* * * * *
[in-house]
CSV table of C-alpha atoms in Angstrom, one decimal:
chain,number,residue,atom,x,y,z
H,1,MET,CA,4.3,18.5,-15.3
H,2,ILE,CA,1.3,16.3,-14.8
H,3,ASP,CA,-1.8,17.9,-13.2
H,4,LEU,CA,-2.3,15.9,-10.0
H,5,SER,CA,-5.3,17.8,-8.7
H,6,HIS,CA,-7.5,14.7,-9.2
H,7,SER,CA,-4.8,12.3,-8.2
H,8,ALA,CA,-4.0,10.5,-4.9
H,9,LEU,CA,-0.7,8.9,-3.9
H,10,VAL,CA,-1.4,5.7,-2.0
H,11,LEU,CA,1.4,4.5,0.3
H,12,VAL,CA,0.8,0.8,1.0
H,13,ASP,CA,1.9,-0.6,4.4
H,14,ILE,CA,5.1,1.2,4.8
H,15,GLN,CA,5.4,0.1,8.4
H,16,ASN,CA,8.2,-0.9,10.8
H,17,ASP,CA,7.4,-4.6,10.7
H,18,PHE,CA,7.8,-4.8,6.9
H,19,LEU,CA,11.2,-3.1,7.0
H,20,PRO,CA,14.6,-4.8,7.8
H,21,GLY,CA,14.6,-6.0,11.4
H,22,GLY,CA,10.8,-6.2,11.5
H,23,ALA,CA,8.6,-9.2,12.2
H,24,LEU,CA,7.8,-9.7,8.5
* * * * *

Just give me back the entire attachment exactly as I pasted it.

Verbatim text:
[in-house]
CSV table of C-alpha atoms in Angstrom, one decimal:
chain,number,residue,atom,x,y,z
H,1,MET,CA,4.3,18.5,-15.3
H,2,ILE,CA,1.3,16.3,-14.8
H,3,ASP,CA,-1.8,17.9,-13.2
H,4,LEU,CA,-2.3,15.9,-10.0
H,5,SER,CA,-5.3,17.8,-8.7
H,6,HIS,CA,-7.5,14.7,-9.2
H,7,SER,CA,-4.8,12.3,-8.2
H,8,ALA,CA,-4.0,10.5,-4.9
H,9,LEU,CA,-0.7,8.9,-3.9
H,10,VAL,CA,-1.4,5.7,-2.0
H,11,LEU,CA,1.4,4.5,0.3
H,12,VAL,CA,0.8,0.8,1.0
H,13,ASP,CA,1.9,-0.6,4.4
H,14,ILE,CA,5.1,1.2,4.8
H,15,GLN,CA,5.4,0.1,8.4
H,16,ASN,CA,8.2,-0.9,10.8
H,17,ASP,CA,7.4,-4.6,10.7
H,18,PHE,CA,7.8,-4.8,6.9
H,19,LEU,CA,11.2,-3.1,7.0
H,20,PRO,CA,14.6,-4.8,7.8
H,21,GLY,CA,14.6,-6.0,11.4
H,22,GLY,CA,10.8,-6.2,11.5
H,23,ALA,CA,8.6,-9.2,12.2
H,24,LEU,CA,7.8,-9.7,8.5